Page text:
Official websites of some states haven’t been updated for years
Does Bihar have only 10 cities with populations of more than 100,000? Is Uttar Pradesh so urbanised that 42.59 per cent of its people live in towns and cities? Does 27 per cent of West Bengal’s population still live below the poverty line, way more than the national average?
These figures have been picked from the official websites of these states. Some of these sites haven’t been updated for years, it seems.
According to Census 2011 data, only 22.27 per cent of Uttar Pradesh’s population lives in urban areas. The same source lists 27 cities with populations exceeding 100,000 in Bihar. And, according to latest data, the percentage of people below the poverty line in West Bengal is slightly less than 20 per cent, two percentage points less than the national average.
At a time when the government’s ‘Digital India’ initiative is set to prepare the “country for technology-based transformation and citizen-centric transparent governance with service orientation”, as the President said in an address to Parliament before the Budget session, the seeming indifference of some state governments towards a basic digital platform raises questions over their preparedness for the initiative.
To check the digital preparedness of states, Business Standard reviewed the official websites of all 29 states, as well as Delhi. It seems many aren’t concerned about the state of their most visible digital platform — official websites. Seven states haven’t updated even basic information such as that on per capita income, poverty estimates and census data on their websites. The otherwise developed state of Haryana is seemingly indifferent towards its digital footprint.
Latest census data, too, haven’t been incorporated in many official websites. Of the states that seem to regularly update information, the performance of some is only marginally better than those categorised as digital laggards. The Madhya Pradesh government’s website, for instance, has latest census data but doesn’t have cabinet decisions till 2013. Only a handful of states such as Tamil Nadu, Rajasthan and Odisha seem to have taken good care of their digital platforms.
For this study, only the primary websites of states were reviewed; those of specific departments weren’t. The websites of specific departments are likely to be reviewed regularly.
There are several instances of official websites containing archaic information. For instance, if you click on a link on the West Bengal government website that takes you to the page that has data on technical education, you see the page was last updated on November 29, 2002. At a glance, the section called ‘state’ has very little and mostly outdated information. It doesn’t even have the latest census figures; the per capita income data is for 2003-04.
The Bihar government website has a link, ‘Bihar through figures’, which leads one to a page that has links to sectoral data. Most tables here are sourced from Census 1991.
It has data on production and distribution of electricity in the state till 1998-99. Factory statistics are available till 1991, motor vehicles data till 2000 and tourist arrival figures till 1999. “For long, industry bodies have been demanding government websites contain updated information. But that does not seem to be happening. As a result, any investor, big or small, who wants to invest here has to do his own research before investing,” says K P S Kesari, former president of Bihar Industries Association.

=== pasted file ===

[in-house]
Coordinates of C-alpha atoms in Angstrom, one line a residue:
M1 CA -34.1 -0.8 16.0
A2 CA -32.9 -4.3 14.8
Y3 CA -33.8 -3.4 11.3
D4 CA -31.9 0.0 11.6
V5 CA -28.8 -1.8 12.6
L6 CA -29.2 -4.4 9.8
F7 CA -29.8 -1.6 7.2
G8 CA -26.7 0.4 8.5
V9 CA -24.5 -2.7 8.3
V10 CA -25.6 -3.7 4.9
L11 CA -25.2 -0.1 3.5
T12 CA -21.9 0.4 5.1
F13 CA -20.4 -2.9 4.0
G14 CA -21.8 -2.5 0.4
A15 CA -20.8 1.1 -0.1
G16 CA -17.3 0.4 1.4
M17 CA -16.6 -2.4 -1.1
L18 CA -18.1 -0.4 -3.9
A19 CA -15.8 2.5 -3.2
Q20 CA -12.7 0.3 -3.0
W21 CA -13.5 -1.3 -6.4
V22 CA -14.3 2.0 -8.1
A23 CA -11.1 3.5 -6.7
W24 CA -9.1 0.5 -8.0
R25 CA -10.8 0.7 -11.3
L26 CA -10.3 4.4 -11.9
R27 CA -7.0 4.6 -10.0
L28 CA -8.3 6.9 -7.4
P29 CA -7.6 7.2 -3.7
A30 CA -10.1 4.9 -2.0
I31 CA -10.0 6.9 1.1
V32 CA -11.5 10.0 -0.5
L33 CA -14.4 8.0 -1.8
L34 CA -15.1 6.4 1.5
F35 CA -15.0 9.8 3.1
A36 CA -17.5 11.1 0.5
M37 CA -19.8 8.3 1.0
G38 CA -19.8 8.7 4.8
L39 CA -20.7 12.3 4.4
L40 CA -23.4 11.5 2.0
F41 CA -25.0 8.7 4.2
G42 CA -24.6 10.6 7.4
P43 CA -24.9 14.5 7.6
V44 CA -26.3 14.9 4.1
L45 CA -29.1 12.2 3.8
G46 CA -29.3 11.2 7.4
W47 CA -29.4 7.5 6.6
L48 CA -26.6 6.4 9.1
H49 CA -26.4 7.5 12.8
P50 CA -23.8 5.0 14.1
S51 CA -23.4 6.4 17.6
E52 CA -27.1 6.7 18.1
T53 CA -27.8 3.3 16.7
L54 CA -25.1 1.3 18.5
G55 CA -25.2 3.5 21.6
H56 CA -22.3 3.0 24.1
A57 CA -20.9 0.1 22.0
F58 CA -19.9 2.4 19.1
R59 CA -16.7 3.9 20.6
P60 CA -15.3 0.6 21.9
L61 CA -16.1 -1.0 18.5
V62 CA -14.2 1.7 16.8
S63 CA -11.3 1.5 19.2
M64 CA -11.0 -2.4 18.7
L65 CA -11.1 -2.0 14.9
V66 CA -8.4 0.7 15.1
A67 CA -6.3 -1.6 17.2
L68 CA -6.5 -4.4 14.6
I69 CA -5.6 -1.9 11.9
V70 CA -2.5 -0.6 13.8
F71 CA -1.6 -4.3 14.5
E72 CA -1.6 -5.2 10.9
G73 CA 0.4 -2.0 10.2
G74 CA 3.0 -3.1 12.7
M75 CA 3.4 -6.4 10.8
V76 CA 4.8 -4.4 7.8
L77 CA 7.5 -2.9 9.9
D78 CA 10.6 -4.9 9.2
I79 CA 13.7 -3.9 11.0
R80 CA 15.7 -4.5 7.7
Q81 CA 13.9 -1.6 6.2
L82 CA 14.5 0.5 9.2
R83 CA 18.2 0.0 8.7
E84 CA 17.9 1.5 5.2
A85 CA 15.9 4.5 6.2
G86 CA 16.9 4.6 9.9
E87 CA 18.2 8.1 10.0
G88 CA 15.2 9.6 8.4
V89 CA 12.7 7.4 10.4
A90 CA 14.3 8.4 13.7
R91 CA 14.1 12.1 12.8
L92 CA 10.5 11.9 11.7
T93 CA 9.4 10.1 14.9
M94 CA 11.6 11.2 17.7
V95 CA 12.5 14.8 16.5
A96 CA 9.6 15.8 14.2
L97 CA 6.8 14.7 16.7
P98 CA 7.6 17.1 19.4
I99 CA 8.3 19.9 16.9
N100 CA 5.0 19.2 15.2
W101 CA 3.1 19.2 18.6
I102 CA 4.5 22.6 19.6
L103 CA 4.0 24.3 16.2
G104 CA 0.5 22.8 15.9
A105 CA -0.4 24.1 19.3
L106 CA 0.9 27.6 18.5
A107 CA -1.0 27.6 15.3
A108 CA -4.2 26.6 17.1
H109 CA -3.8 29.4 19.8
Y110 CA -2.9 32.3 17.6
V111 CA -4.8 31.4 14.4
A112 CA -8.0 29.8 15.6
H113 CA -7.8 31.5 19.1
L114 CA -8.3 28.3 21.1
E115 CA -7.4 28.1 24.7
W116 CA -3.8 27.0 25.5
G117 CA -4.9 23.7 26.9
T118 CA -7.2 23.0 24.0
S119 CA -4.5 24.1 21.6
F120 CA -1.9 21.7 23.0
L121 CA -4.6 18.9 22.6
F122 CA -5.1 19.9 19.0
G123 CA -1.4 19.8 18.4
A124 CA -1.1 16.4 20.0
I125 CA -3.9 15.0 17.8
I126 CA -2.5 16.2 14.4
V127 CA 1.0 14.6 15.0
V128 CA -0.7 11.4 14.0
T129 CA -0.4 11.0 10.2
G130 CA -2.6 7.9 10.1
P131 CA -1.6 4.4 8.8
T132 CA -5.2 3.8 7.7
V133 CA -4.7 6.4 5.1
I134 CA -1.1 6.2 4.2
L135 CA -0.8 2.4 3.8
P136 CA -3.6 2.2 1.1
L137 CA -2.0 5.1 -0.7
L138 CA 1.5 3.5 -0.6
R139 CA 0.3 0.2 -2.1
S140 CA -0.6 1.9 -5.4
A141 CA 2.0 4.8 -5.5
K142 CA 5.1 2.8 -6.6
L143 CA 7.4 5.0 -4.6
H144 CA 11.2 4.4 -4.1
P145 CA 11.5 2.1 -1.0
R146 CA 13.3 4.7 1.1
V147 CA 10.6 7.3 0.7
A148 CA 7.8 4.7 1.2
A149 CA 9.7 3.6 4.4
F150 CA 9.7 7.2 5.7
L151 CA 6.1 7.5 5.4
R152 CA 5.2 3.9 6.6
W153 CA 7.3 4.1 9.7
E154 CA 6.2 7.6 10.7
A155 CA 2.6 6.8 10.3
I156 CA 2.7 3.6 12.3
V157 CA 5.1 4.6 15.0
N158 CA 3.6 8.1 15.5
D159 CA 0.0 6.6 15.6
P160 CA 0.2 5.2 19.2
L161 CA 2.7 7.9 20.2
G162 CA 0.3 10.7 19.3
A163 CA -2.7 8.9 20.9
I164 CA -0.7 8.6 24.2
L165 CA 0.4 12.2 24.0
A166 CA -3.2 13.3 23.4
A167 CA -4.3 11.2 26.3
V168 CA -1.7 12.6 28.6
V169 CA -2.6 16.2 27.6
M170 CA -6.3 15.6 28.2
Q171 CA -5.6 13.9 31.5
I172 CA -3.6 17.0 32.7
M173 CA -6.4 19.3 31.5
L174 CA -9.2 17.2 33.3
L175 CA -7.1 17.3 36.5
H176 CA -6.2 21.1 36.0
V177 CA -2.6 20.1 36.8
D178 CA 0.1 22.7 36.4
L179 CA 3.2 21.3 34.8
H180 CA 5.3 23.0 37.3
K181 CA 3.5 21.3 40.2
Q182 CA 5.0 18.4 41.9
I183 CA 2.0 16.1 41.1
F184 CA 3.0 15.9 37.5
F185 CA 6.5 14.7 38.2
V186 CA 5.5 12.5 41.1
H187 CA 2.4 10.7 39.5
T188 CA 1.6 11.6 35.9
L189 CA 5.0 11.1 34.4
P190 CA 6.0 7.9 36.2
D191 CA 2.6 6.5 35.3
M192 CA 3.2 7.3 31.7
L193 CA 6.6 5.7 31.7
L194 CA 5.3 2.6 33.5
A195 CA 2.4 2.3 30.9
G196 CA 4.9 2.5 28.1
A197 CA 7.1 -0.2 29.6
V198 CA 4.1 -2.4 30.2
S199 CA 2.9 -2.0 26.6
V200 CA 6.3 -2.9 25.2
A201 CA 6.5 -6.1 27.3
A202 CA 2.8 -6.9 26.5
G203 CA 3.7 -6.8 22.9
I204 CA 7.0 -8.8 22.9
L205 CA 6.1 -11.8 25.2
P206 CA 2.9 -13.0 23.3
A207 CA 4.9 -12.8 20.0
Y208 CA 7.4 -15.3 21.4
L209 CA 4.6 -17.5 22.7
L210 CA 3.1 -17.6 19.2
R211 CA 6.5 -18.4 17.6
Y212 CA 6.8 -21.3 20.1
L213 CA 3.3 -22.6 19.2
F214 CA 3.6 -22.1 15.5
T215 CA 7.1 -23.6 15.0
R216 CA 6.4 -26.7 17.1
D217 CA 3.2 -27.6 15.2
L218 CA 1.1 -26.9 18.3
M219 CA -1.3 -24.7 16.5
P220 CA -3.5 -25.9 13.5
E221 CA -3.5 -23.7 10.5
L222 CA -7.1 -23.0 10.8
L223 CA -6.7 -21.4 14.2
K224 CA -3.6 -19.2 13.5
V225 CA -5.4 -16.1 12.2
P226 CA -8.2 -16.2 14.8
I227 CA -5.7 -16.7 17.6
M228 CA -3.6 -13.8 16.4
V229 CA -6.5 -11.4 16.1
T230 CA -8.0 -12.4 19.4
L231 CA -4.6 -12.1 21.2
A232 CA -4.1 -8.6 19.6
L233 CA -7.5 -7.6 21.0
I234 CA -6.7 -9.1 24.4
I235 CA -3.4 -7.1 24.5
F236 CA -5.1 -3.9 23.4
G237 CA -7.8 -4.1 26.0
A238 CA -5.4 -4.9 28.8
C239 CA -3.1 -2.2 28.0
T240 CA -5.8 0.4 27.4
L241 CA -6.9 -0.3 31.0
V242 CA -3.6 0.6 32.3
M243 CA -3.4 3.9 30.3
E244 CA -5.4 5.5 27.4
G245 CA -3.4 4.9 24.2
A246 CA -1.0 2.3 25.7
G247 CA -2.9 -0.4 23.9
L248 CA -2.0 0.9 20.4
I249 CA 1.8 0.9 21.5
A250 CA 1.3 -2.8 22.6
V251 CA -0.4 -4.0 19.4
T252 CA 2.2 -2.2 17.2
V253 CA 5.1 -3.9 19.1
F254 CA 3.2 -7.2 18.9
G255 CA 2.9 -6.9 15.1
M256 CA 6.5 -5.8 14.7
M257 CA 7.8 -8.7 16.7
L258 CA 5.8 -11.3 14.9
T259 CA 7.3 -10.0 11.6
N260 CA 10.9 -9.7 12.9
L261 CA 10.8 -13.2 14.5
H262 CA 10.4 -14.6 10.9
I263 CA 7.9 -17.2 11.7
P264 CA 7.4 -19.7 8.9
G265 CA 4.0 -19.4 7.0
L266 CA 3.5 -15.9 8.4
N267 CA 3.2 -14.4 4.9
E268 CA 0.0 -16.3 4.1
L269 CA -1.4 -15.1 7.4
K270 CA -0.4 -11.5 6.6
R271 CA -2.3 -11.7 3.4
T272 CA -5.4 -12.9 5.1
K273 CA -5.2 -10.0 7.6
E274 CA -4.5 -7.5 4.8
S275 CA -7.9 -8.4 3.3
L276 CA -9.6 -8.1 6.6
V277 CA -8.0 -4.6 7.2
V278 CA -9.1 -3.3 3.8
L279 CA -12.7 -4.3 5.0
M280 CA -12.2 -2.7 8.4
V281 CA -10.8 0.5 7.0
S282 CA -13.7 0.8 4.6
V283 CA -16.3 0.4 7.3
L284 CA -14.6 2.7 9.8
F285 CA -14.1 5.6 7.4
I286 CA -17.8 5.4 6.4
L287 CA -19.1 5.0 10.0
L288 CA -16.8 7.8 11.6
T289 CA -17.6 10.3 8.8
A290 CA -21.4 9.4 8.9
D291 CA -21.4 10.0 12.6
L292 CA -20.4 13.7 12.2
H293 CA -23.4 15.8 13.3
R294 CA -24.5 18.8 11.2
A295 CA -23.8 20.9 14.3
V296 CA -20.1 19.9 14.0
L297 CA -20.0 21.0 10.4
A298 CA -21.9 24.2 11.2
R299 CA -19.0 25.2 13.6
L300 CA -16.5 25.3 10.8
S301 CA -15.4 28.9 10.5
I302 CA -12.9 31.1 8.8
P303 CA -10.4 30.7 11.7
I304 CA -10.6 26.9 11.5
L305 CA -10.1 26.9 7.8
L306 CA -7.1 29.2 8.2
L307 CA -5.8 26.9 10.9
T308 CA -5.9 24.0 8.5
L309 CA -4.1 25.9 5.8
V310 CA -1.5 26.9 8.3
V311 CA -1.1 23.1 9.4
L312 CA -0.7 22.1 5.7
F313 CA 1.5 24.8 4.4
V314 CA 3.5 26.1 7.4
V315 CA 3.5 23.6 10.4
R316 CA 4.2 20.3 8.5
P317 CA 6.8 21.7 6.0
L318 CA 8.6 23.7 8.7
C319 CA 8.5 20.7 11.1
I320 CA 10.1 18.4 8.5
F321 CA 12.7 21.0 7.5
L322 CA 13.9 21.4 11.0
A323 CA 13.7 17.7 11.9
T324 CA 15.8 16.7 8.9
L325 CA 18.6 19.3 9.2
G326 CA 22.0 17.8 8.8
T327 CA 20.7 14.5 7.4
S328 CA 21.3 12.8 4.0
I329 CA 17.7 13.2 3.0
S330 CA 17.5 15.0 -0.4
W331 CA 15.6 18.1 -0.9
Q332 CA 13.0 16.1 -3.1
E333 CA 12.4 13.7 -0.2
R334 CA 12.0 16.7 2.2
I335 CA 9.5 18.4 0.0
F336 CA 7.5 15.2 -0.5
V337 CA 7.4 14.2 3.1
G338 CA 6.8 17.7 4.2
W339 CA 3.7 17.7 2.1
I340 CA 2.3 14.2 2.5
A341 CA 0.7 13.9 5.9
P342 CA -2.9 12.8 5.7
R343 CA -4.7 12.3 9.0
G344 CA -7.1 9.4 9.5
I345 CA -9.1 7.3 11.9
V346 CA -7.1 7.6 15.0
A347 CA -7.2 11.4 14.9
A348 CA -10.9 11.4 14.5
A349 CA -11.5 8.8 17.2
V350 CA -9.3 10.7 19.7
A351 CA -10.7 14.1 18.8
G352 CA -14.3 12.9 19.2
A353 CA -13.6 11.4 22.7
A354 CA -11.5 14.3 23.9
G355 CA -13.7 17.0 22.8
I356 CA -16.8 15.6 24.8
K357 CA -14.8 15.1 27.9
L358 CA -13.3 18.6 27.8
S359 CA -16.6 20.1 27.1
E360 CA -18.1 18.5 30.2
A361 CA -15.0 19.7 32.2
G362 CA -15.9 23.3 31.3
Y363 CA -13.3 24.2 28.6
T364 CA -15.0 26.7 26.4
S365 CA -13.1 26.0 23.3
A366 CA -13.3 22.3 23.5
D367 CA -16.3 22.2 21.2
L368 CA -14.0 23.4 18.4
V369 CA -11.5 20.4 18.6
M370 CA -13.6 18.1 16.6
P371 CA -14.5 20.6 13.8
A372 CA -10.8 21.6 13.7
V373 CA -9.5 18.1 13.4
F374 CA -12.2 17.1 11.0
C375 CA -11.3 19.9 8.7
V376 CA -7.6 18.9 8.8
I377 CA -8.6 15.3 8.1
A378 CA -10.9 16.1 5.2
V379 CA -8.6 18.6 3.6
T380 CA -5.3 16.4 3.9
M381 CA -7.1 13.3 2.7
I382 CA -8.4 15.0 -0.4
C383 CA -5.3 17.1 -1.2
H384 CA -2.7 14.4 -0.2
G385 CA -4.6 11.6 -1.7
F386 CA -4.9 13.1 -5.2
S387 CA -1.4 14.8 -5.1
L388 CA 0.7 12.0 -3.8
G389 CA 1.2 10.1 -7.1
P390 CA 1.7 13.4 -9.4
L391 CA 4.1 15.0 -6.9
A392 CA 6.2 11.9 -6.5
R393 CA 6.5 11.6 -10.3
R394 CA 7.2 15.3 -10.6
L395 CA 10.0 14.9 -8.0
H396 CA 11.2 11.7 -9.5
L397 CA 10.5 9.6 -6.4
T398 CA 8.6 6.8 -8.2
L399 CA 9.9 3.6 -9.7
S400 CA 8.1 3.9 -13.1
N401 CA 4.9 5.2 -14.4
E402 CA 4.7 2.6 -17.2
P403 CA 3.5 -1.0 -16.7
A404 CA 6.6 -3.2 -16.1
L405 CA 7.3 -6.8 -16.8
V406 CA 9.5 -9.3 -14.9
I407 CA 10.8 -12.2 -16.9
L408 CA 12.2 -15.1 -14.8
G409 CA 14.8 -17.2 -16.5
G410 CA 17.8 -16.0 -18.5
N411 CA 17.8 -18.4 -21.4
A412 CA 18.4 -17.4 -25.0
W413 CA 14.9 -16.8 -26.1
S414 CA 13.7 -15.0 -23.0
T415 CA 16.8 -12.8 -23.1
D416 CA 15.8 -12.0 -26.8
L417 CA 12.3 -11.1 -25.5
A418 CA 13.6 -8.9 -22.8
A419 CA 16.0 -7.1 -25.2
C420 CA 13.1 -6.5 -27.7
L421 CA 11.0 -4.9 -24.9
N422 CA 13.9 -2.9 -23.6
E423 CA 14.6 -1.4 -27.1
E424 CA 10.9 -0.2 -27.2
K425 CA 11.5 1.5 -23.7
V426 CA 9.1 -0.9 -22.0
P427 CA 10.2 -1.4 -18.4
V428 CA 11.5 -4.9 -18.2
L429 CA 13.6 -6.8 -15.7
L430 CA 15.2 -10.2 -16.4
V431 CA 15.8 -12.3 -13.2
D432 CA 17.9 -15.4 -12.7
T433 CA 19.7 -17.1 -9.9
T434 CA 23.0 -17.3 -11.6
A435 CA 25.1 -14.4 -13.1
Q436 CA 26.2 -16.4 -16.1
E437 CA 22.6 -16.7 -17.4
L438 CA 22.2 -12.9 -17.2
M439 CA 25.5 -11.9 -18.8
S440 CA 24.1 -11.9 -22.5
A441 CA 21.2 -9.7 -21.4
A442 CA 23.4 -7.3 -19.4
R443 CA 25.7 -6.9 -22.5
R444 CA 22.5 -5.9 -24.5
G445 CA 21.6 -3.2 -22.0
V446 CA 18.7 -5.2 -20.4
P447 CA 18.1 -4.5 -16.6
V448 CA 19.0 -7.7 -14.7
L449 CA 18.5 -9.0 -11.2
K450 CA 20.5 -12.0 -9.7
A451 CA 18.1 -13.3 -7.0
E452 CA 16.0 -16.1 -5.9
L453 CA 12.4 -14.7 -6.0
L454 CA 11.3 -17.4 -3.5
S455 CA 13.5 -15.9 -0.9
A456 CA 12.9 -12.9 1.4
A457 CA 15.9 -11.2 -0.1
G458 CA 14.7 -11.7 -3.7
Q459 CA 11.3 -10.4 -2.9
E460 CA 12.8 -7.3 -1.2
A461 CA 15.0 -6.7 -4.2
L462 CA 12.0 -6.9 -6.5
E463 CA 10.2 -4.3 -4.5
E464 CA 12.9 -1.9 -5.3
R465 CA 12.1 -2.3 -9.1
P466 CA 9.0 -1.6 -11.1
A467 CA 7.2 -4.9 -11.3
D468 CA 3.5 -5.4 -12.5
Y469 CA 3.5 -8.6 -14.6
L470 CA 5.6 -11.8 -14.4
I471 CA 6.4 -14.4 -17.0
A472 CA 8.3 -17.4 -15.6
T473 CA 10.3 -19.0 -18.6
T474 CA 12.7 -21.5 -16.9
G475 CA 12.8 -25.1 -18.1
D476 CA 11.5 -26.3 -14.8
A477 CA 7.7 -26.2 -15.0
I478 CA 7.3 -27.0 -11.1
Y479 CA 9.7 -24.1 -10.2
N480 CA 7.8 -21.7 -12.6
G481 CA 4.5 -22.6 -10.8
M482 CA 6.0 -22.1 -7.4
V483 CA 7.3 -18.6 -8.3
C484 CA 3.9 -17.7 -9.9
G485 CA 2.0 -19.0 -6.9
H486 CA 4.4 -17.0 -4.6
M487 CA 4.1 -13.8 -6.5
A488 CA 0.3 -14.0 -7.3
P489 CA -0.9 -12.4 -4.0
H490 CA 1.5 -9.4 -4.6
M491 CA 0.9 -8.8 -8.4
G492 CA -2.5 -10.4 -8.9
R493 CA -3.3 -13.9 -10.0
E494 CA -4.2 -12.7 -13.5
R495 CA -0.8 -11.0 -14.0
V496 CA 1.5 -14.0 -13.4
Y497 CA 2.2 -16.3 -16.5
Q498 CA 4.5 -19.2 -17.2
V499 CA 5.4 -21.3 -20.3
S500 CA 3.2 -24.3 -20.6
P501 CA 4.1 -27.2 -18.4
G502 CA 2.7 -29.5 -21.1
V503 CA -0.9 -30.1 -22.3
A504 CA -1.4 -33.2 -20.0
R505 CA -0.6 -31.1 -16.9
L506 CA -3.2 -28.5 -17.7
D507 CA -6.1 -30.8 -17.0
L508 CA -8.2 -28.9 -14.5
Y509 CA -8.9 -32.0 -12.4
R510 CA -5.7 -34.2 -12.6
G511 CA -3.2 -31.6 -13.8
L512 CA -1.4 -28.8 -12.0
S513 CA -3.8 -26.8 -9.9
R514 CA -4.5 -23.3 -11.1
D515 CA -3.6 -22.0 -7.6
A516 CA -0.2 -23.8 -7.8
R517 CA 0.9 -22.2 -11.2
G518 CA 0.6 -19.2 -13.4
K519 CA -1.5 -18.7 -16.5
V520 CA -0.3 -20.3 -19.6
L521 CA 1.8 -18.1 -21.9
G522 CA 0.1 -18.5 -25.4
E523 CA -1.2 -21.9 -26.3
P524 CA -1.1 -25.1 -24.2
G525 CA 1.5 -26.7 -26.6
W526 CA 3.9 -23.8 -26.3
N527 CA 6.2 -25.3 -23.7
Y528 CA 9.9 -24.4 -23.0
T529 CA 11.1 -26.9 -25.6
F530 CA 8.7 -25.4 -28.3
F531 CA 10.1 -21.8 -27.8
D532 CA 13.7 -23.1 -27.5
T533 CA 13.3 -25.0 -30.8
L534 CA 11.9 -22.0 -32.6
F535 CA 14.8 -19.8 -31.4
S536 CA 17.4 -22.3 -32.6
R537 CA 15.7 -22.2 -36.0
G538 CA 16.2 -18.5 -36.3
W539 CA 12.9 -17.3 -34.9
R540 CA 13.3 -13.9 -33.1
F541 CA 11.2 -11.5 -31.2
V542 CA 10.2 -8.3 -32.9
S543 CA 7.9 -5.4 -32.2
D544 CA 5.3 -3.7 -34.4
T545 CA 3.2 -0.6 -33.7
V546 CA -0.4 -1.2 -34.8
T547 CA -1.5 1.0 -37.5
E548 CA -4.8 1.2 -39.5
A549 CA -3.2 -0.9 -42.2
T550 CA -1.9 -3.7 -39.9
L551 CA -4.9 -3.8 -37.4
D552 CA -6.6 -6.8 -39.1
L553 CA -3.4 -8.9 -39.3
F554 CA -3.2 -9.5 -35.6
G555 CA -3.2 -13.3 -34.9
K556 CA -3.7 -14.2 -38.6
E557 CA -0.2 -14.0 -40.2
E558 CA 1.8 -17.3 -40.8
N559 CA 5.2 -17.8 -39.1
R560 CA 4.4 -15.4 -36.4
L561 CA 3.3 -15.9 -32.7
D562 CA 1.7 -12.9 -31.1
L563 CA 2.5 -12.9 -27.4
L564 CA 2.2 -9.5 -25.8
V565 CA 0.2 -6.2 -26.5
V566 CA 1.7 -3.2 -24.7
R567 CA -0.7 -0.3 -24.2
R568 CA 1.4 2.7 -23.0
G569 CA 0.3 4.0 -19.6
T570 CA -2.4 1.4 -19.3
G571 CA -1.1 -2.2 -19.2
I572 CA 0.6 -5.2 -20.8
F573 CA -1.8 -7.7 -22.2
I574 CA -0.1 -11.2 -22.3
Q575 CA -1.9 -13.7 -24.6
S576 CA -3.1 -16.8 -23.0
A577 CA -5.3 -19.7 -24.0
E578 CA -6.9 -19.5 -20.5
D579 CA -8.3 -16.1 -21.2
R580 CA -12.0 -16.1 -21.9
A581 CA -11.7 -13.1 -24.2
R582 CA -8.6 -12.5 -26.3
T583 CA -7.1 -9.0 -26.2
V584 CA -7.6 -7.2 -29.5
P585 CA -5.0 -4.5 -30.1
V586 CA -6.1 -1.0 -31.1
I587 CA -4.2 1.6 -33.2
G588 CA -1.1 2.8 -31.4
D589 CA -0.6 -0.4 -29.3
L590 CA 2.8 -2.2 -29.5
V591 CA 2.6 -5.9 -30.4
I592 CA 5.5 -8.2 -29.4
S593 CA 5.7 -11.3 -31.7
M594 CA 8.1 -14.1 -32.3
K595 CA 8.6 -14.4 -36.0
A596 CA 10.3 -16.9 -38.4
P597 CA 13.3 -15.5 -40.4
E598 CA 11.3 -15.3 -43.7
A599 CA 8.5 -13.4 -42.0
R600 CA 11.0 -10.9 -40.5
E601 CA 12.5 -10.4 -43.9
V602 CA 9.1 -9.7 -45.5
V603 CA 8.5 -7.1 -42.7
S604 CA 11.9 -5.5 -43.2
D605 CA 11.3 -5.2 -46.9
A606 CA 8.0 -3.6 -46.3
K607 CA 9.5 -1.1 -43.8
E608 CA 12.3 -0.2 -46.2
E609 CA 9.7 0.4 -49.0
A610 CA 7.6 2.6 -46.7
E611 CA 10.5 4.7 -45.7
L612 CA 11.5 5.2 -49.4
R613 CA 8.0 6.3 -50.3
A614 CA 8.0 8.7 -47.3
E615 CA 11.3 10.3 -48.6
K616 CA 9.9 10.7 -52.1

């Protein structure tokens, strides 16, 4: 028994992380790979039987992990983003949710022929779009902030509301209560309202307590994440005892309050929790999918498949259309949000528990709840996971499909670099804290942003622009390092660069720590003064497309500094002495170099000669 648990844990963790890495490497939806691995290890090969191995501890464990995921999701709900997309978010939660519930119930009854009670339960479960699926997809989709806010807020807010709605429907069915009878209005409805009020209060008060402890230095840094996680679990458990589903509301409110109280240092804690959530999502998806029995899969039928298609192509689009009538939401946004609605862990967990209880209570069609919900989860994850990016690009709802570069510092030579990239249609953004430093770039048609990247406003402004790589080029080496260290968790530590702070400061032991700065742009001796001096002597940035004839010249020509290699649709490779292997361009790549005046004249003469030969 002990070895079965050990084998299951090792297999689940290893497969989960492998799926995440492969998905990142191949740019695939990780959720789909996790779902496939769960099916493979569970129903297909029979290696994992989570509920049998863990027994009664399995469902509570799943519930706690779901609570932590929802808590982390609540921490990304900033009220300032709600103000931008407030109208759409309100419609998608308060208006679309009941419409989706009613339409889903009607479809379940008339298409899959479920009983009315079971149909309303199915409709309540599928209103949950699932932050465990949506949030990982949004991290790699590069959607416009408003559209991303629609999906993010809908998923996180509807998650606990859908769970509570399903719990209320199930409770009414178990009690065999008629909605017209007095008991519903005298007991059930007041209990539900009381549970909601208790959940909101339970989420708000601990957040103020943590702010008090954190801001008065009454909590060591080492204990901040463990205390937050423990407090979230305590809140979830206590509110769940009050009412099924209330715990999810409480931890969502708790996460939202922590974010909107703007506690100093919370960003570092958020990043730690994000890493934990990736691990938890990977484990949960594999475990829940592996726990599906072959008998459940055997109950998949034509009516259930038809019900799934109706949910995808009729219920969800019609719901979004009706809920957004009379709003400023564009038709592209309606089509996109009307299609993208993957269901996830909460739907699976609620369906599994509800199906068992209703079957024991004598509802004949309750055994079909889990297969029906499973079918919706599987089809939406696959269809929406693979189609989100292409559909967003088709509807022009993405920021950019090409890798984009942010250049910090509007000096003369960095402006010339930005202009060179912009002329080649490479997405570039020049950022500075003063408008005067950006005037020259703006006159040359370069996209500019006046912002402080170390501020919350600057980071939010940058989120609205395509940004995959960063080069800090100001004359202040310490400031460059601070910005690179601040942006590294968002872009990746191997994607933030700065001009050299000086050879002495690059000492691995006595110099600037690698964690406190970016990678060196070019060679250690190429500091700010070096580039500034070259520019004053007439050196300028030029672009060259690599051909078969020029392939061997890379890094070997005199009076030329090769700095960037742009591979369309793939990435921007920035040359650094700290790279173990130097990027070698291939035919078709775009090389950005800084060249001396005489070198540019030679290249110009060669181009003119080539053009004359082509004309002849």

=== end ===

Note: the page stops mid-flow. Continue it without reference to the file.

The website of the Uttar Pradesh directorate of economics and statistics has a link, ‘UP in figures’ which, when clicked, says, “Uttar Pradesh at a glance 2013”. It shows the state’s per capita power consumption in 2012-13 was 262 KWh; according to the Planning Commission website, the state’s per capita power consumption stood at 450 KWh in 2011-12. The same page gives poverty estimates for 2004-05.
“Based on my interaction with some state governments, I can tell you giving importance to updating information on the digital platform is yet to become a habit in many states. It is seen as a responsibility of a small information technology team. Unless it becomes a matter of routine with all departments at all levels, we will continue to have websites with outdated information,” says Sanjay Sharma, managing director of QuBit Technologies, which provides web solutions to organisations.
The Karnataka government’s primary website says it was last updated on October 18, 2014, while the Punjab government’s website says it was last updated in July 2014.
The Tamil Nadu state government website claims it is up to date. It has a statistical handbook with all the latest available information. The Rajasthan government website, too, is user-friendly and seems to be updated regularly, as does the website of the Odisha government.
There are cases of difference between official data, too. According to the Punjab government website, per capita power consumption in the state was 1,102 KWh in 2010-11, while a Planning Commission report pegged it at 1,799 KWh for 2011-12.
Also, there are instances of dearth of meaningful information on some websites. In the case of the Jharkhand government website, there was no information about Bokaro and Dhanbad, two of the most important districts in the state. On the Delhi government website, the section ‘About CM’ says “content awaited”.
“Official websites can be effectively used to interact with citizens. They could also become an effective grievance redressal forum. The problem is in many states, there is no pressure on governments to implement e-governance, which could be an effective route to good governance,” says Jaijit Bhattacharya, partner, KPMG. He is, however, hopeful that as the usage of internet increases, people are bound to put pressure on governments for better digital platforms.